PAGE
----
So there are actually (at least) two kinds of Winchester Super-X in 22 LR. It definitely feeds (or technically, ejects) more reliably with the 40 grain bullet than the 36 grain bullet. I actually had no malfunctions in 50 rounds of test firing, but had several with the 36-grain bullets.

          I just made a trip to LAX Ammo in Orange County (best ammo selection in Southern California) to pick up CCI Mini-Mags, and the guy there said that the high-velocity version of the Winchester M-22 ammo is also good in the P22. Sort of annoying that Winchester distributes different versions of its ammo with the same exact name. They were out of stock, but I may try that next time - it's a lot less expensive than CCI MiniMags.

          Bottom line is this is a very finicky gun, but if you can find the ammo it likes, it's a lot of fun as a plinker.

          August 16, 2021 3:19 pm
          • Commenter Avatar
            Blue

            I also have the p22 (california version) and i was told not to use cheap ammo on it, only high velocity rounds. Anything else will jam and give you issues.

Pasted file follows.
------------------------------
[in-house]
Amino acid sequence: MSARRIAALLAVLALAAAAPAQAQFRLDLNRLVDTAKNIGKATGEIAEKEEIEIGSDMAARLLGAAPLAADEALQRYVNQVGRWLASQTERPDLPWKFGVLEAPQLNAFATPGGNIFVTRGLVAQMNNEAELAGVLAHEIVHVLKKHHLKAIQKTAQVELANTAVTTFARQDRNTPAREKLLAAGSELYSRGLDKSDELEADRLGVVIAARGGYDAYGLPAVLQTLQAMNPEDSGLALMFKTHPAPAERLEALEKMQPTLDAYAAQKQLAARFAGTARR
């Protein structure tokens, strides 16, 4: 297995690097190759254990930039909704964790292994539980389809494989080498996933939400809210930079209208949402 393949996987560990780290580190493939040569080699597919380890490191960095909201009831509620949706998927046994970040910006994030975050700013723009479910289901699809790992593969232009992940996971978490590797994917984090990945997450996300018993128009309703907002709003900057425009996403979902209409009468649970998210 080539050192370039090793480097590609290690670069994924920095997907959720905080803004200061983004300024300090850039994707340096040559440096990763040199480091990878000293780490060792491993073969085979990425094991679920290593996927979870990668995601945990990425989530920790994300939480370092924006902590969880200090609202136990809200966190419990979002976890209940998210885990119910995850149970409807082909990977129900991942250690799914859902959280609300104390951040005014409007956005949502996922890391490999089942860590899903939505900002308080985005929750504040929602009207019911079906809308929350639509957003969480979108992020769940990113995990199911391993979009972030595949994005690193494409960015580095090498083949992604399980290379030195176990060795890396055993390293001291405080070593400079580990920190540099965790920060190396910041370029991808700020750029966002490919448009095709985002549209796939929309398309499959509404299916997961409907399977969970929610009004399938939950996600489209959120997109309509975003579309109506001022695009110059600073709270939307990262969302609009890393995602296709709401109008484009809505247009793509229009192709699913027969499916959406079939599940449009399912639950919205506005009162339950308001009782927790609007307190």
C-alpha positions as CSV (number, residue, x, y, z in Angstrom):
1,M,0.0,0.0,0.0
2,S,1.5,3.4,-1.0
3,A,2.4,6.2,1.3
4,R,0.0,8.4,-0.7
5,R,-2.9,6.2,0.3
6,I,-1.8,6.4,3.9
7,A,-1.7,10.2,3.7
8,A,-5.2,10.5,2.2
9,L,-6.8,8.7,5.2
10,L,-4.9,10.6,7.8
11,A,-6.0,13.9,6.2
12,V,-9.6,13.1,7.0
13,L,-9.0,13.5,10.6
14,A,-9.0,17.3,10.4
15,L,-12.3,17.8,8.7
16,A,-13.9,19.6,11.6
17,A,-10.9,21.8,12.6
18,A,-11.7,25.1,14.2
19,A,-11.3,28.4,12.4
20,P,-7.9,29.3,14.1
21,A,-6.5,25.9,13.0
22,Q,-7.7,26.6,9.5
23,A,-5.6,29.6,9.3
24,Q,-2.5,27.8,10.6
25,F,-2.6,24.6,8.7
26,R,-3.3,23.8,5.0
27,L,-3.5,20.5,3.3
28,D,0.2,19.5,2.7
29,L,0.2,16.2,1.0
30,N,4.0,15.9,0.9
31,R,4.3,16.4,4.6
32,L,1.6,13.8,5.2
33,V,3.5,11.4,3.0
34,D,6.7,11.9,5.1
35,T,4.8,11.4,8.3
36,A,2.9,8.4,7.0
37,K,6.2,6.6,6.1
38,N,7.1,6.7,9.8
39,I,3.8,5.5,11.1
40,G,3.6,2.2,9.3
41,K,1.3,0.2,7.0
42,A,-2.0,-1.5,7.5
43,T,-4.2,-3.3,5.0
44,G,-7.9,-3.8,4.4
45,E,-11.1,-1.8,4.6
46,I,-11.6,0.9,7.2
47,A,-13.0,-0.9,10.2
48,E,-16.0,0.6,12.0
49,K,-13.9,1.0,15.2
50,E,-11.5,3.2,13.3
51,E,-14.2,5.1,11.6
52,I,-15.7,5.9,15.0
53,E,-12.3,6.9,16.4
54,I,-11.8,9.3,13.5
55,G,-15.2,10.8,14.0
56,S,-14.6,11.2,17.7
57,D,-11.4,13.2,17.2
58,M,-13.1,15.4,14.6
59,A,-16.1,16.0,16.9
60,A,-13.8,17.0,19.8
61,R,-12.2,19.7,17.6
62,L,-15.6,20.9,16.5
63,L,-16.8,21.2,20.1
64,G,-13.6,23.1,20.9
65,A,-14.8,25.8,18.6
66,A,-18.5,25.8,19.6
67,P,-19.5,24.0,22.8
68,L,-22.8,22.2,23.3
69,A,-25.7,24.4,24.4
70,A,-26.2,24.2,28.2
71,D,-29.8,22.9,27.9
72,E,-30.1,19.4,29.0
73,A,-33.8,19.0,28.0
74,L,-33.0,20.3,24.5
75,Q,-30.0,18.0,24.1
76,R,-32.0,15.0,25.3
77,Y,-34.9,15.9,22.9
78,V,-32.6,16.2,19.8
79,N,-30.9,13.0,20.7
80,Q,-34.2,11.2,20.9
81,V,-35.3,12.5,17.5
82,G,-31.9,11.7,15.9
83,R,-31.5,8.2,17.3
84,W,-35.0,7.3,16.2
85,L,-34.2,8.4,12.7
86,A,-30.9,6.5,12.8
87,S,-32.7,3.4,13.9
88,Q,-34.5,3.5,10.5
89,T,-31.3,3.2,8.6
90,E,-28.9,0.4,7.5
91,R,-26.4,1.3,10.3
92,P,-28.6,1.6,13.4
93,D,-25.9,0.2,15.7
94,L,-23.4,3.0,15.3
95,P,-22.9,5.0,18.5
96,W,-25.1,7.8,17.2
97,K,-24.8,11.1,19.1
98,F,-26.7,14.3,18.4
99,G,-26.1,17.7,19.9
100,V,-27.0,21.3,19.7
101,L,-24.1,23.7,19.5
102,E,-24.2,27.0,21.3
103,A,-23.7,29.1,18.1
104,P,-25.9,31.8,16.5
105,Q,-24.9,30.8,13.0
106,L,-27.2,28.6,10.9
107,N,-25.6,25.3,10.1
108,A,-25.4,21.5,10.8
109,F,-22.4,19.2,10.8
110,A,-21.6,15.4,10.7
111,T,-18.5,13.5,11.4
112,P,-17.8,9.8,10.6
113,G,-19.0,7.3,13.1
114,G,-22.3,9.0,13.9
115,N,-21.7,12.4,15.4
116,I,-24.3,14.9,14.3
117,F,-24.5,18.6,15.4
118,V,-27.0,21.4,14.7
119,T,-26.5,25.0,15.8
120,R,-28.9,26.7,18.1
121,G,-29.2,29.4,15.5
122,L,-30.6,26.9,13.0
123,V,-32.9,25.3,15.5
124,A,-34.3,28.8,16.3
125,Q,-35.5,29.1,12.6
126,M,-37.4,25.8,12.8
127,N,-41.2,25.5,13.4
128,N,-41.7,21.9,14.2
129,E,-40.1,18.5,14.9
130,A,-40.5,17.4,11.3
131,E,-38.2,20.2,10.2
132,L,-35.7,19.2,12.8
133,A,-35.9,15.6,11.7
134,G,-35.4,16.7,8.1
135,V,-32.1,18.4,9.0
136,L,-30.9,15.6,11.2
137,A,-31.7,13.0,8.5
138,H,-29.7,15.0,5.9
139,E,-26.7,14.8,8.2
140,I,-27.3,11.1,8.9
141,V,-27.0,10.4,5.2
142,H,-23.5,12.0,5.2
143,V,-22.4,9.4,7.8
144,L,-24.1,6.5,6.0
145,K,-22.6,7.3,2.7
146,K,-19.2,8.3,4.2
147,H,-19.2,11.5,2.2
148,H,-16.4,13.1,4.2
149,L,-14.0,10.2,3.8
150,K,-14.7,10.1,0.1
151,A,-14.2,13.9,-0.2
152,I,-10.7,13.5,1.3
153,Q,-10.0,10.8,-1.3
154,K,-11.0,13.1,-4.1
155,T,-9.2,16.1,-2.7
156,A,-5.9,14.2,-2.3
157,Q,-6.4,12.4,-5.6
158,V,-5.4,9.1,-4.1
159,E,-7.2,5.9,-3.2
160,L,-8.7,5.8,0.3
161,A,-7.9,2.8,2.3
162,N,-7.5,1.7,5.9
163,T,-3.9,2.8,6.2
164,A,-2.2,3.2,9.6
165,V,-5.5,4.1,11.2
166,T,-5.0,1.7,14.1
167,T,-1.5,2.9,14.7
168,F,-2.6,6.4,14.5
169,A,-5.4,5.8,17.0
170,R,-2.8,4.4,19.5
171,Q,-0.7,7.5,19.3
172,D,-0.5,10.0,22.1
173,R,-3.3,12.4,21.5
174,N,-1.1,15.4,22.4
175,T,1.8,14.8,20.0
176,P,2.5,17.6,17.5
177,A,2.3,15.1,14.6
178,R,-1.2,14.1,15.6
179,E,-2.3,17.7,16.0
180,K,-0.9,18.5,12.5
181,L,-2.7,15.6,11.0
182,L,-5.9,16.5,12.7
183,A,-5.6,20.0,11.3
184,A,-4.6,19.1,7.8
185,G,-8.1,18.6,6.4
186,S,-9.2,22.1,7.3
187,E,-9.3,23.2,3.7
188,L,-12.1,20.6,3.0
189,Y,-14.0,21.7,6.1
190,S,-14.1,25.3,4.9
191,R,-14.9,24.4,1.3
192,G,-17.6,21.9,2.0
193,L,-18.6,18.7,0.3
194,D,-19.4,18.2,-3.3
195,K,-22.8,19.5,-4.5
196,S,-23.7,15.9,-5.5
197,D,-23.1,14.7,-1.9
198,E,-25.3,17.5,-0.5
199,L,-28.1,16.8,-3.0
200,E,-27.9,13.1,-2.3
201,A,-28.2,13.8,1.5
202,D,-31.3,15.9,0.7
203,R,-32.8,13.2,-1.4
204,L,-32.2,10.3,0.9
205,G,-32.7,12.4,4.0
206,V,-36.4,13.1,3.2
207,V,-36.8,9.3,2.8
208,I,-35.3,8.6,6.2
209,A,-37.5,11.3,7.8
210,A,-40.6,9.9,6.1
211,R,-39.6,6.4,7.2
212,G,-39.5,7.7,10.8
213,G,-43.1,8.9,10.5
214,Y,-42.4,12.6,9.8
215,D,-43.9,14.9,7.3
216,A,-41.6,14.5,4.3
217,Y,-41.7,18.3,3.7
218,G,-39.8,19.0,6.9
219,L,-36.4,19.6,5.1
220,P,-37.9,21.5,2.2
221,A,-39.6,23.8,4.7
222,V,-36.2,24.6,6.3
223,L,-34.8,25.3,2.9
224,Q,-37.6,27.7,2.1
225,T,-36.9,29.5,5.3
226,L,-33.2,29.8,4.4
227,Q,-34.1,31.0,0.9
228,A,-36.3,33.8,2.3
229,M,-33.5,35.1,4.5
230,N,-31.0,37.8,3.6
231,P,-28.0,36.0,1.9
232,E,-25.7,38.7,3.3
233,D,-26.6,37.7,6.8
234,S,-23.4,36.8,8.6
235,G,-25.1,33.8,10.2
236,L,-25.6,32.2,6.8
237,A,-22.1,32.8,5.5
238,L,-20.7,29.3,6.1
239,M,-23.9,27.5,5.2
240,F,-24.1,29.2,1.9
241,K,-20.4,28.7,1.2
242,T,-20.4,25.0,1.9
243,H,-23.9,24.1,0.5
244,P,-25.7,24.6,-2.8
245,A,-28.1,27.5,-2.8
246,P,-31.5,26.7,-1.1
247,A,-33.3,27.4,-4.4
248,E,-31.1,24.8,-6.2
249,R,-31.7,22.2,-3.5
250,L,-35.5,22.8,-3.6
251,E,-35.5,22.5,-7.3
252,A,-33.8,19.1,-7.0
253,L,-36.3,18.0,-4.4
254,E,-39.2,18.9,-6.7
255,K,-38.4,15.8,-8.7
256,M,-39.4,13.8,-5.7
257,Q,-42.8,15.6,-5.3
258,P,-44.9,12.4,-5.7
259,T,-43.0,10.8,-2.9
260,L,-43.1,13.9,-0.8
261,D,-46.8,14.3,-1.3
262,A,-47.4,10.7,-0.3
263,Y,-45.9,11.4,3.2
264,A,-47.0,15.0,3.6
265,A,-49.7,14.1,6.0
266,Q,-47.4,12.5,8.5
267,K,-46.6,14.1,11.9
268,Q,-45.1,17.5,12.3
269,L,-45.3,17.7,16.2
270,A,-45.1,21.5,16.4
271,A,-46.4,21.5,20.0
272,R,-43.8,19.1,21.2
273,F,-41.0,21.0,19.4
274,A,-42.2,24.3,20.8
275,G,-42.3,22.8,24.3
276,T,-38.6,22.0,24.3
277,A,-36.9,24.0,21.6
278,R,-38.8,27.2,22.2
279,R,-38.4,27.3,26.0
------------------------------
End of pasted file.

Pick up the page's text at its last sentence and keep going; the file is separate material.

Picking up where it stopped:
November 30, 2021 11:44 am
  • Commenter Avatar
    Randall brown

    I absolutely love the gun I typically can shoot a hundred rounds CCI Mini mag have no issues pretty damn accurate for short barrel gun I'm impressed rapid fire blast with it mine's one of the early models I'm definitely thinking about picking up another picking up a couple more got a couple grandson close in on 21

    February 16, 2021 4:45 am
  • Commenter Avatar
    Tony C

    I have had P22s for may years. I have the standard model as well as the target model.
    I have had little to no problems at all.
    I have used many different types of ammo from cheap to expensive and they all work.
    They have been great fun at the range and a nice sidearm during hunting season.
    My other plinker is a Ruger Mk1 heavy barrel (I'm an old guy). Can't go wrong with the Ruger either.

    September 12, 2020 8:01 am
  • Commenter Avatar
    James A Smock

    Mine loves the Remington golden bullet round nose and Winchester wildcat 40 gr dynapoint. Doesn't like Winchester 36 gr hollow points. Going to try the Browning 36 grain hyper velocity. I have been told that the p22 loves these.

    August 27, 2020 8:30 am
  • Commenter Avatar
    Dustin

    I bought the p22 after shooting 10 rounds through the gun I started having issues with it jamming and not wanting to eject the cartridge along with the misfire overall I love how the gun feels and how it shoots when I doesn't want to be finicky so if there's a way to fix it the problems I would 100% love this gun

    April 4, 2020 6:26 pm
    • Commenter Avatar